As I observed in a previous entry, during the savage destruction of most of the books of the classical world by the Judeo-Christians, it survived a work that many consider a precursor of the Christian doctrine of the human soul. The Republic, to use the falsified title, is anachronistic in many other ways. In addition to his post-mortem masturbations, what is the point of praising Plato when he did not oppose the incipient miscegenation of Athens with the greatest possible vehemence?
Unlike every rabbi who practices intuitive eugenics, Plato did not even leave offspring. He was not a husband or father. In his case, no good genes passed to the next generation (where his sperm ended, I dare not speculate). Moreover, he believed that in his republic women could perform the same functions of the male, even the highest. Compare the feminism of this philosopher of 2,400 years ago with what the Orthodox Jews of New York teach today: they educate their women to behave like little red riding hoods!
Whoever complies with the laws of Nature survives and who violates them perishes. At present the Jews fulfil them and the Aryans violate them. The white race will not be saved unless it makes a destructive criticism of much of what passes for ‘wisdom of the West’, starting with the Greeks.

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Philosophy Plato Story of Philosophy (book) United States Will Durant

The Story of Philosophy, 5

The preparation of Plato


Plato’s meeting with Socrates had been a turning point in his life. He had been brought up in comfort, and perhaps in wealth; he was a handsome and vigorous youth—called Plato, it is said, because of the breadth of his shoulders; he had excelled as a soldier, and had twice won prizes at the Isthmian games. Philosophers are not apt to develop out of such an adolescence.

But Will: Had NS Germany been allowed to thrive, instead of the most serious crime of all History that your government perpetrated when you were of my age, some athletes would certainly be philosophers right now…

“I thank God,” he used to say, “that I was born Greek and not barbarian, freeman and not slave, man and not woman; but above all, that I was born in the age of Socrates.”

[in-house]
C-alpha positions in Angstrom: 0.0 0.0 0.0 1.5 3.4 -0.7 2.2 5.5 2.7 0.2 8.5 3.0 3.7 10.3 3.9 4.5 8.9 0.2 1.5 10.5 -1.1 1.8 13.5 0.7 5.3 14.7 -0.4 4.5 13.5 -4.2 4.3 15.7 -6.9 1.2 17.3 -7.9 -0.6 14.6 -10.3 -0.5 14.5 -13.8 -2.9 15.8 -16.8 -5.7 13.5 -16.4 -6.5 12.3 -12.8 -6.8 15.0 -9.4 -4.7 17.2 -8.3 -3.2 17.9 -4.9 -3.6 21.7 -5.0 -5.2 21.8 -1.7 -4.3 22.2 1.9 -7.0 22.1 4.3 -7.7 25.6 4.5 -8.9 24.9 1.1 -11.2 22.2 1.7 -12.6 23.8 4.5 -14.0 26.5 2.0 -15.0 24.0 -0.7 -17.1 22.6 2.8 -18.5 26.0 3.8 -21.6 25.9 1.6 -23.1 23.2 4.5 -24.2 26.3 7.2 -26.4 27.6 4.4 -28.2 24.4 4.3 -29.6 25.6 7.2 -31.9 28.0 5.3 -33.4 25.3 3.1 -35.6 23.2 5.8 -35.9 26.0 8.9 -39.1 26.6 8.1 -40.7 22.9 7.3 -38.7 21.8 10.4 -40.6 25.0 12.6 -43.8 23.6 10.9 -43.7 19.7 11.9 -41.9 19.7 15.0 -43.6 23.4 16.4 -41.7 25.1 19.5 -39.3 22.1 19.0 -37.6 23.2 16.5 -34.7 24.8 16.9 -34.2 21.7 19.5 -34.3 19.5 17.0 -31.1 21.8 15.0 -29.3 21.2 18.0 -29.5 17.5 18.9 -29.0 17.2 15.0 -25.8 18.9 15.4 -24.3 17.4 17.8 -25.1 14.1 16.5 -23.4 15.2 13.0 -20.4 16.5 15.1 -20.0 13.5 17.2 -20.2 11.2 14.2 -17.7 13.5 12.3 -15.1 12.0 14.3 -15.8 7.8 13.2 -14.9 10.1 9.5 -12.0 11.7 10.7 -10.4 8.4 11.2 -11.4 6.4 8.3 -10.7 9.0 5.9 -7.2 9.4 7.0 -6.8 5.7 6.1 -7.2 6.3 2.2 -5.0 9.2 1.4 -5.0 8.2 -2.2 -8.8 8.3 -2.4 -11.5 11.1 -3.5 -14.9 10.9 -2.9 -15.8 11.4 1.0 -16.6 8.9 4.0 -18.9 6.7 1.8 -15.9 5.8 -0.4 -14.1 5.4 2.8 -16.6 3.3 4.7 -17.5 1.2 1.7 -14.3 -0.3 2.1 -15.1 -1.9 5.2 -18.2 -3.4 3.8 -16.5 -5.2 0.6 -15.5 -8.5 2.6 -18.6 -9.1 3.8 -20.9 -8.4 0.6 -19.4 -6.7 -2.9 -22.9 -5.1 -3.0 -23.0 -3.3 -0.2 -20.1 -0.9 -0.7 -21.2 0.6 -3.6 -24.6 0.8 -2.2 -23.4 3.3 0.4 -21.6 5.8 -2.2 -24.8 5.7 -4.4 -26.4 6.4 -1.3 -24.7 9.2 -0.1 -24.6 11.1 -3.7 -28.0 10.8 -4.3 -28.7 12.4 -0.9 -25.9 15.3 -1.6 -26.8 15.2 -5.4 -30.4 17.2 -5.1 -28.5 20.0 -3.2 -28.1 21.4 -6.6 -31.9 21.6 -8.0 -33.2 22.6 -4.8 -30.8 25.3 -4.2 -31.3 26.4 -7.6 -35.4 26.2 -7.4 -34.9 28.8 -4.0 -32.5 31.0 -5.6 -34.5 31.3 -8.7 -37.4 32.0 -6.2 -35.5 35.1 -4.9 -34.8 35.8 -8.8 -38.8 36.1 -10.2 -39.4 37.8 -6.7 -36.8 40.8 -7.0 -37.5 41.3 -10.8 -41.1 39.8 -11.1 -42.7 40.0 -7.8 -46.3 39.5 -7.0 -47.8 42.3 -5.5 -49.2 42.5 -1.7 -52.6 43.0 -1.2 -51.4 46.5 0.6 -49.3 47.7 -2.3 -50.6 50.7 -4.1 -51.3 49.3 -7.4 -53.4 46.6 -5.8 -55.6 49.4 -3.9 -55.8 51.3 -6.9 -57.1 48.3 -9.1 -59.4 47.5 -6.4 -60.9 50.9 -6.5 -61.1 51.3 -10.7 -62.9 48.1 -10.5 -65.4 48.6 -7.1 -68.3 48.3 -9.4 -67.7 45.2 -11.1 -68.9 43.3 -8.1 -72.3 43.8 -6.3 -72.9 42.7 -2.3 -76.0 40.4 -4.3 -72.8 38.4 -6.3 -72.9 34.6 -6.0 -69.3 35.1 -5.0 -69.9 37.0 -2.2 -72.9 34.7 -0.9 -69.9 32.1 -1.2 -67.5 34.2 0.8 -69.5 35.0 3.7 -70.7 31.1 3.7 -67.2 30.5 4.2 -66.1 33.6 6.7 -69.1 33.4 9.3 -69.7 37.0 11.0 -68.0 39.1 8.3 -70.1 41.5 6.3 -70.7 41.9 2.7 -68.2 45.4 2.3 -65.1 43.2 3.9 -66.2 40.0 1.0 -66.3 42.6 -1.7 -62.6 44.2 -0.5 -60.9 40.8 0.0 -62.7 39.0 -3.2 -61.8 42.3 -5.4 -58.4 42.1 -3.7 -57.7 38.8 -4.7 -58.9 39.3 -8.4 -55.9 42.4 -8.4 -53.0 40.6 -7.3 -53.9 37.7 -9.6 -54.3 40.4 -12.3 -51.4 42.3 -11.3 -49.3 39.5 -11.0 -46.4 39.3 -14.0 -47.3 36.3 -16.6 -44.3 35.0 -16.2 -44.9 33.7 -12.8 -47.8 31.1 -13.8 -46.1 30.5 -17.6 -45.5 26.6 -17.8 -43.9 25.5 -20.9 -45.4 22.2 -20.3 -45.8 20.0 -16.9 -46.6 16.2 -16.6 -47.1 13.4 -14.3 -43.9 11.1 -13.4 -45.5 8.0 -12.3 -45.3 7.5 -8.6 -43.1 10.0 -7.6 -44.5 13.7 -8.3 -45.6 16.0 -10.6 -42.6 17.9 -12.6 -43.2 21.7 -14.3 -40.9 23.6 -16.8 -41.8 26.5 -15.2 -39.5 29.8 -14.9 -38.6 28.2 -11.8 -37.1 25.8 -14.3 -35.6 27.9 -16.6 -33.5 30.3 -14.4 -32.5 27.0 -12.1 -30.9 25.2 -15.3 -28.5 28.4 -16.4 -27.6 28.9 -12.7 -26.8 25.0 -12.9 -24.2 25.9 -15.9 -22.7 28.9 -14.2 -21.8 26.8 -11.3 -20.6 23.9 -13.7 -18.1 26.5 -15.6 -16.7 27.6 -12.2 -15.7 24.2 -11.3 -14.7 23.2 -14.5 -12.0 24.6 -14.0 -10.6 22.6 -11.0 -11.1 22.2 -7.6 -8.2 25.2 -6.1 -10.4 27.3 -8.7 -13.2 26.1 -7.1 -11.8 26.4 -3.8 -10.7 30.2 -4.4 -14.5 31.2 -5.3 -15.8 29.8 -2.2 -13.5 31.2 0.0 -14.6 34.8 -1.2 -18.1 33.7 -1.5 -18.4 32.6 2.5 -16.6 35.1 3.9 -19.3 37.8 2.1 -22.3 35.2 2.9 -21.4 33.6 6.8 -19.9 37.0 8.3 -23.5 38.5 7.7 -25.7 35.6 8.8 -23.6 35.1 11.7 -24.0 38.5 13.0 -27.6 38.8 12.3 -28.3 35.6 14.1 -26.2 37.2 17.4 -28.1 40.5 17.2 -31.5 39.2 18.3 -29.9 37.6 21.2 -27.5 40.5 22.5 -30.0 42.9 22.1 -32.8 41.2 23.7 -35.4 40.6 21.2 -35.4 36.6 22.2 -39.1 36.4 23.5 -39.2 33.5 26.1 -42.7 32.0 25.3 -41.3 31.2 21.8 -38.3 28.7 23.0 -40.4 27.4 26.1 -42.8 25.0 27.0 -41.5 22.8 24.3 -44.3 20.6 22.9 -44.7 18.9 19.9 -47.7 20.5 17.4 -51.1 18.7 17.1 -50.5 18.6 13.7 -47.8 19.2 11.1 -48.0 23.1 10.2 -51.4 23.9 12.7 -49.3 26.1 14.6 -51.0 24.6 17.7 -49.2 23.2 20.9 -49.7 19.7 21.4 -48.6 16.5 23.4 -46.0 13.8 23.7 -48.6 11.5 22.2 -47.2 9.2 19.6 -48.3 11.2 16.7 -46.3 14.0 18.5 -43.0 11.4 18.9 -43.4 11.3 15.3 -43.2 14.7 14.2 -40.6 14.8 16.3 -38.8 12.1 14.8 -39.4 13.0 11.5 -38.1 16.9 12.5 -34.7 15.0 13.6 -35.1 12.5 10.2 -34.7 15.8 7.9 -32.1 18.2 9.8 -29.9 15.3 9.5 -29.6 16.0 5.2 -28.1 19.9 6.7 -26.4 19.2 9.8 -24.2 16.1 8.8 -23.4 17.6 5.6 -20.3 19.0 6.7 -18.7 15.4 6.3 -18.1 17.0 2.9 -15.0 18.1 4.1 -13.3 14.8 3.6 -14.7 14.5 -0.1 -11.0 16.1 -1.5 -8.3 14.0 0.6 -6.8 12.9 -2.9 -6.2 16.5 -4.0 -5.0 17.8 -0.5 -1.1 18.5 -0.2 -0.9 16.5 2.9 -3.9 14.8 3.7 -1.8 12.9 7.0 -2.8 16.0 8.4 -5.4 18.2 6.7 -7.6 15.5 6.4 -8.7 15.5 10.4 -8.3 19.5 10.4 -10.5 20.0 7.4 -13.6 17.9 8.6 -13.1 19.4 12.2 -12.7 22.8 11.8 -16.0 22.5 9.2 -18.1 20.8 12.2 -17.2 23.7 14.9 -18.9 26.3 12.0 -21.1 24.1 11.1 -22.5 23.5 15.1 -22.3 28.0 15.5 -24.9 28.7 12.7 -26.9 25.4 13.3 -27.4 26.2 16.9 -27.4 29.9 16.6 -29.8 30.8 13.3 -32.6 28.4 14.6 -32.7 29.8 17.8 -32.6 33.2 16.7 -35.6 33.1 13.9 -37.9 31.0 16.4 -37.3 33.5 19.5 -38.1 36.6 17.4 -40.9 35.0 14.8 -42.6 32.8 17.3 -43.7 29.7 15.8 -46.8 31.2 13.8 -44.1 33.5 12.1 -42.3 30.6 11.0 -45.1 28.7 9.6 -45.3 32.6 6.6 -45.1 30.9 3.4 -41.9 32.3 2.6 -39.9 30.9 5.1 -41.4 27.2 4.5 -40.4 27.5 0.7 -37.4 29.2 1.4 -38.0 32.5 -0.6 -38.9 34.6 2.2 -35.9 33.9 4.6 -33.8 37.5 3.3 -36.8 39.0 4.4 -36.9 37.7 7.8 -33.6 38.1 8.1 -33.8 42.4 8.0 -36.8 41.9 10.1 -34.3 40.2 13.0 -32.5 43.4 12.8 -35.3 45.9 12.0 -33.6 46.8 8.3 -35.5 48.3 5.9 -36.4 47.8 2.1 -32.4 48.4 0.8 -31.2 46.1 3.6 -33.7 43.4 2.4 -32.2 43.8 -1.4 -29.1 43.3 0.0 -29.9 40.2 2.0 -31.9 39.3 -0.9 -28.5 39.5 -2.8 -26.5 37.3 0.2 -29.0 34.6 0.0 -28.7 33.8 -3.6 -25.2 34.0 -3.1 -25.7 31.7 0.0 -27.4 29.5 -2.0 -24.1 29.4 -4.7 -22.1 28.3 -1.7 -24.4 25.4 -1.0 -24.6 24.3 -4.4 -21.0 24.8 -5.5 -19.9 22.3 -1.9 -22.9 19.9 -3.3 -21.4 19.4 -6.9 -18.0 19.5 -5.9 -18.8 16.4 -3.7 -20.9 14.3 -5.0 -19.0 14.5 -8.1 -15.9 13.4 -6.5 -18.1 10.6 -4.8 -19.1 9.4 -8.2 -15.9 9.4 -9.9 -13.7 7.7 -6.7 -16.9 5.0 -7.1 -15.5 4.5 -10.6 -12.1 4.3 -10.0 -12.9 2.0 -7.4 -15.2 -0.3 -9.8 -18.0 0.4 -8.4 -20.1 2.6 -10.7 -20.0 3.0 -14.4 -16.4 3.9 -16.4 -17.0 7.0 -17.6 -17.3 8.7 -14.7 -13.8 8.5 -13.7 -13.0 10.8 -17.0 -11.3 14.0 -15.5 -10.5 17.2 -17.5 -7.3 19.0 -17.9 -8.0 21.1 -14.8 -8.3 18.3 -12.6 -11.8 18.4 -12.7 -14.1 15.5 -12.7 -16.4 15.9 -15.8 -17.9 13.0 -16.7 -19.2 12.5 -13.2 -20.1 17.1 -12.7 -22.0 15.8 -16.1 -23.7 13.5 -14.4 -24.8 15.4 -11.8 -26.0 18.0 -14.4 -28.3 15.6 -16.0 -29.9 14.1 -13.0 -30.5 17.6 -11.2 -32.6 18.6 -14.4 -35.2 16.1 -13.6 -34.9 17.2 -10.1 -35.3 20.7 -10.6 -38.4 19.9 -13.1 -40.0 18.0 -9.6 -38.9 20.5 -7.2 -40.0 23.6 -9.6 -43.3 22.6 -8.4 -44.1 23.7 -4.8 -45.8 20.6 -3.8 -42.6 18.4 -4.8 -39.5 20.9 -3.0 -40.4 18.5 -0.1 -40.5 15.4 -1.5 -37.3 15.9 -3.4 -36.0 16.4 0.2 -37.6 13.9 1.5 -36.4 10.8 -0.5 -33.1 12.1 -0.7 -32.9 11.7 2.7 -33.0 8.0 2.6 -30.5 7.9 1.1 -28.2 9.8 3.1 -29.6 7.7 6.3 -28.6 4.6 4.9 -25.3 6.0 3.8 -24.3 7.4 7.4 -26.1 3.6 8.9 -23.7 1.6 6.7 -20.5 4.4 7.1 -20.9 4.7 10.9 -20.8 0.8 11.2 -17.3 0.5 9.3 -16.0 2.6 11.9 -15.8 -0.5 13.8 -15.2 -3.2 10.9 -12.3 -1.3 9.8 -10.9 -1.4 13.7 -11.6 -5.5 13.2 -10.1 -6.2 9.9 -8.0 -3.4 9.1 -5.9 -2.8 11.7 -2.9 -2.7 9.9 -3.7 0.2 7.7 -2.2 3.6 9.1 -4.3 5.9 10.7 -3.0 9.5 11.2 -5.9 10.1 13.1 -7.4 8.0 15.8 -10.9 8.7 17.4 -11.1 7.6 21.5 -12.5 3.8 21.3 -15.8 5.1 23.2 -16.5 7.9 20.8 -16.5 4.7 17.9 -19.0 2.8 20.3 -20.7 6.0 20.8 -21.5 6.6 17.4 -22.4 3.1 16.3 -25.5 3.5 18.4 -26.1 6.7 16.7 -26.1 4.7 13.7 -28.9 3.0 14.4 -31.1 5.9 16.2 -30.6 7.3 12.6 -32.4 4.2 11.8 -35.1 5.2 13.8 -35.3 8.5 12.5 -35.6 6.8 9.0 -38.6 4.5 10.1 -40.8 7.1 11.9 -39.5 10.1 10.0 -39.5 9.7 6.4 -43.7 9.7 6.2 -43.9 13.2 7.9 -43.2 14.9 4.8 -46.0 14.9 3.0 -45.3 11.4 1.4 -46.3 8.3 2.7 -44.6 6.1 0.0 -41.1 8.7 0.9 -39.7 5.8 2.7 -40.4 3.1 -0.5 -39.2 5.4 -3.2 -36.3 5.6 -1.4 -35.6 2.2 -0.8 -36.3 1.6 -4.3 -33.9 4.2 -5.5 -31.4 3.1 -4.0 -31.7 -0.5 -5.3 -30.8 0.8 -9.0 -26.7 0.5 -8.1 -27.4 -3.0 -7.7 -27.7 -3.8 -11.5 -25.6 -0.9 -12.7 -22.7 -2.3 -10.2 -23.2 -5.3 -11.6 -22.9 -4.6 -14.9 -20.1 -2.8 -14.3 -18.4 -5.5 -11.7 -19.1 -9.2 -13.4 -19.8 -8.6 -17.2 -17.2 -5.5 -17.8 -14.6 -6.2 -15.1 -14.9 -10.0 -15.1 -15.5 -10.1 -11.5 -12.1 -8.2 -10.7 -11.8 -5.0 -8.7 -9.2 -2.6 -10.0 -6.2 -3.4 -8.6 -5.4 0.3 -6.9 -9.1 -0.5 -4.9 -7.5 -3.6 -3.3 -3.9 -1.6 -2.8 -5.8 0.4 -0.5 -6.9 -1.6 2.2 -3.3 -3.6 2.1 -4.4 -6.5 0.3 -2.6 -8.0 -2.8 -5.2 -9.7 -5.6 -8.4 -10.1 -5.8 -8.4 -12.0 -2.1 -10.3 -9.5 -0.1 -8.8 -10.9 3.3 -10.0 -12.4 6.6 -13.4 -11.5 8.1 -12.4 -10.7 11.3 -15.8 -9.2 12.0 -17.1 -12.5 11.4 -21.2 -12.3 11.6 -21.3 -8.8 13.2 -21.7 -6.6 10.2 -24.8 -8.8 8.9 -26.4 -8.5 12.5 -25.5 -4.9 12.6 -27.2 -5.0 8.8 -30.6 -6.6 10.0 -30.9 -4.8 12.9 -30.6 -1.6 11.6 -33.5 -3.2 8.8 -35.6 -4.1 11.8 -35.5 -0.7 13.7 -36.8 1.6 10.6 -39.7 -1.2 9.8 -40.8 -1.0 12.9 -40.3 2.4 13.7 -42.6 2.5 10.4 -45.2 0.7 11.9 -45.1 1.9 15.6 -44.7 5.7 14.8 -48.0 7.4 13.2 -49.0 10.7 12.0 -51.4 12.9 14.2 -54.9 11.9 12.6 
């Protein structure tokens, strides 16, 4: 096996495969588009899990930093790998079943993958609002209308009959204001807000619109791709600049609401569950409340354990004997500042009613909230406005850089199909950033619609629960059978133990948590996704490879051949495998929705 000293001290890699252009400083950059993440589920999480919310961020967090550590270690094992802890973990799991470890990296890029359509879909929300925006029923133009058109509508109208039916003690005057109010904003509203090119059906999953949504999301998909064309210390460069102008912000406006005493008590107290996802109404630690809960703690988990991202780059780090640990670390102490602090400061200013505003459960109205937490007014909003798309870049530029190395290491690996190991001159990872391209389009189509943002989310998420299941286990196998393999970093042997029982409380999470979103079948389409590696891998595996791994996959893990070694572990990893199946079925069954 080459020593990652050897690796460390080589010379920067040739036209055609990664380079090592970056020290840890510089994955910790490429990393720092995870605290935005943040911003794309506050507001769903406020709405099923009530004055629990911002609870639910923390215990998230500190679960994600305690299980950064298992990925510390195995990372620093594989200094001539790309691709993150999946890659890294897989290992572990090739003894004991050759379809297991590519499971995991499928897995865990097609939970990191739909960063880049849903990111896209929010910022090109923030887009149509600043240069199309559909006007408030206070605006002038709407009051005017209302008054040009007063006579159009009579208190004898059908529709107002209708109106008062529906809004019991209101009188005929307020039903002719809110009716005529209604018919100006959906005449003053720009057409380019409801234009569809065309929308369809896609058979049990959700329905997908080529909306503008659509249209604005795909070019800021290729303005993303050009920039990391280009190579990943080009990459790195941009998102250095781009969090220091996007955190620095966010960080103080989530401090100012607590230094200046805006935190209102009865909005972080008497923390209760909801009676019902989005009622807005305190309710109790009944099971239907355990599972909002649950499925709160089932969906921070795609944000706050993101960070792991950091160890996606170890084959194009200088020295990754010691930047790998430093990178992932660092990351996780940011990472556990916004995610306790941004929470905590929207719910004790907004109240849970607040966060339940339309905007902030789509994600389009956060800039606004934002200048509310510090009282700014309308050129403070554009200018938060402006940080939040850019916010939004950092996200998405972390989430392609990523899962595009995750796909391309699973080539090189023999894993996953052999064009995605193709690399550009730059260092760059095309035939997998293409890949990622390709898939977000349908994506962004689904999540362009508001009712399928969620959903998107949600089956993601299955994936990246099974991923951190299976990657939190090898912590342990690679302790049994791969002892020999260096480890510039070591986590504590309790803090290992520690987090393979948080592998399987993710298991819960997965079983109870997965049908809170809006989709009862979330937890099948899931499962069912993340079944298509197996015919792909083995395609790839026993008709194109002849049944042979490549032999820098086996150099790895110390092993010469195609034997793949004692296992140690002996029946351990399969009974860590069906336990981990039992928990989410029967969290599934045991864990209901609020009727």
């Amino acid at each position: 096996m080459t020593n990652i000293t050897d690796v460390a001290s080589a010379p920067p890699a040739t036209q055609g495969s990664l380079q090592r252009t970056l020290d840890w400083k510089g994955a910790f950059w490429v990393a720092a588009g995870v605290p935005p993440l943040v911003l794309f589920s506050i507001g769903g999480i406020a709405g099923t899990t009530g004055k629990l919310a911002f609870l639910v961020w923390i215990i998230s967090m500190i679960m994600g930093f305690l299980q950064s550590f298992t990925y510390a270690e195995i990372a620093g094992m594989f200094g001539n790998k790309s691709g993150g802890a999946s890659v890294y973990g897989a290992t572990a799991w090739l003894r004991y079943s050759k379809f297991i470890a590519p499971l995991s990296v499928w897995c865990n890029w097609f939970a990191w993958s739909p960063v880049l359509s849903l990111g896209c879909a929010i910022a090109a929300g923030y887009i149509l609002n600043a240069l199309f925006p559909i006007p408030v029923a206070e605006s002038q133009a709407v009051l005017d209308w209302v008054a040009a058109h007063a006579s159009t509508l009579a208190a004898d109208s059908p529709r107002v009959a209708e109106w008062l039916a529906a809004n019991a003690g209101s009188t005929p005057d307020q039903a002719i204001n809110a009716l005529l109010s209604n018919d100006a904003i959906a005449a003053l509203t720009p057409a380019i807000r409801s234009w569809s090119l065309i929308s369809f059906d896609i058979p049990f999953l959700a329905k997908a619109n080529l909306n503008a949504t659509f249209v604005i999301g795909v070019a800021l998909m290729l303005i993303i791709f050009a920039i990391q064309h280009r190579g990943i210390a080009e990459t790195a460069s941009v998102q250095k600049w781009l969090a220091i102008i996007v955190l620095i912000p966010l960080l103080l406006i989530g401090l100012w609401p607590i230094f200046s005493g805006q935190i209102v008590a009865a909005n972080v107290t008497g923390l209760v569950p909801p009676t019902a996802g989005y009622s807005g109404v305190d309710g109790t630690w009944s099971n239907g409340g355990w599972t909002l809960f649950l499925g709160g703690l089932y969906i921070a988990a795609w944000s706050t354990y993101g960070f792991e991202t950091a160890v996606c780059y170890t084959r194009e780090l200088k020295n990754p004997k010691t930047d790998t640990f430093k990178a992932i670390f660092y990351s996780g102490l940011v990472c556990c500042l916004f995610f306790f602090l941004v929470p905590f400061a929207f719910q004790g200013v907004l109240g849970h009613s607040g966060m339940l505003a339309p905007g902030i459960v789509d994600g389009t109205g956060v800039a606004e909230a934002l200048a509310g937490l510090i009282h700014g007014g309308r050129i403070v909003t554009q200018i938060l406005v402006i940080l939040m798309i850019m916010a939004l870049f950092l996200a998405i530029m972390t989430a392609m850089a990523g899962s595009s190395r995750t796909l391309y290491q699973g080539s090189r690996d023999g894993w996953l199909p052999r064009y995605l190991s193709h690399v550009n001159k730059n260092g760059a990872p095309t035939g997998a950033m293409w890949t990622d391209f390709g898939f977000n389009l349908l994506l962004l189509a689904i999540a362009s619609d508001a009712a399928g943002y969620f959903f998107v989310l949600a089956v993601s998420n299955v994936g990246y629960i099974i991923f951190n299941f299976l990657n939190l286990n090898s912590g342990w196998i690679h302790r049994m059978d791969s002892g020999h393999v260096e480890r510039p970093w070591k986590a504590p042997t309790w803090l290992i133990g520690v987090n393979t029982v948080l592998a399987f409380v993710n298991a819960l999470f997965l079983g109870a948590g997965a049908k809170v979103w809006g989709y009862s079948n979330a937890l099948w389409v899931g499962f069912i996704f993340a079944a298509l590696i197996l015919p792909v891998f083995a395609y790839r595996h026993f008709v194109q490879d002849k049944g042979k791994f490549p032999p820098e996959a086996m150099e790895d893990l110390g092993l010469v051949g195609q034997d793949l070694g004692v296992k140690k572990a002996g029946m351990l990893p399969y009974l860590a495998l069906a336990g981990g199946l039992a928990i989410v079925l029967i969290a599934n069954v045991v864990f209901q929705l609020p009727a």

He was twenty-eight when the master died; and this tragic end of a quiet life left its mark on every phase of the pupil’s thought. It filled him with such a scorn of democracy, such a hatred of the mob, as even his aristocratic lineage and breeding had hardly engendered in him; it led him to a Catonic resolve that democracy must be destroyed, to be replaced by the rule of the wisest and the best.

Exactly what we must feel now about American democracy: delete it! By the way, ‘Catonic’ is an allusion to Cato’s Carthago delenda est.

We must be prepared to find in these dialogues much that is playful and metaphorical; much that is unintelligible except to scholars learned in the social and literary minutiae of Plato’s time.
[Plato] complains of the priests (who go about preaching hell and offering redemption from it for a consideration—cf. The Republic, 364),

The Republic, 364: ‘And mendicant prophets knock at rich men’s doors, promising to atone for the sins of themselves or their fathers in an easy fashion with sacrifices and festive games, or with charms and invocations to get rid of an enemy good or bad by divine help and at a small charge. They appeal to books professing to be written by Musaeus and Orpheus, and carry away the minds of whole cities, and promise to “get souls out of purgatory”, and if we refuse to listen to them, no one knows what will happen to us’.

but he himself is a priest, a theologian, a preacher, a super-moralist, a Savonarola denouncing art and inviting vanities to the fire. He acknowledges, Shakespeare-like, that “comparisons are slippery” (Sophist, 231), but he slips out of one into another and another and another; he condemns the Sophists as phrase-mongering disputants, but he himself is not above chopping logic like a sophomore.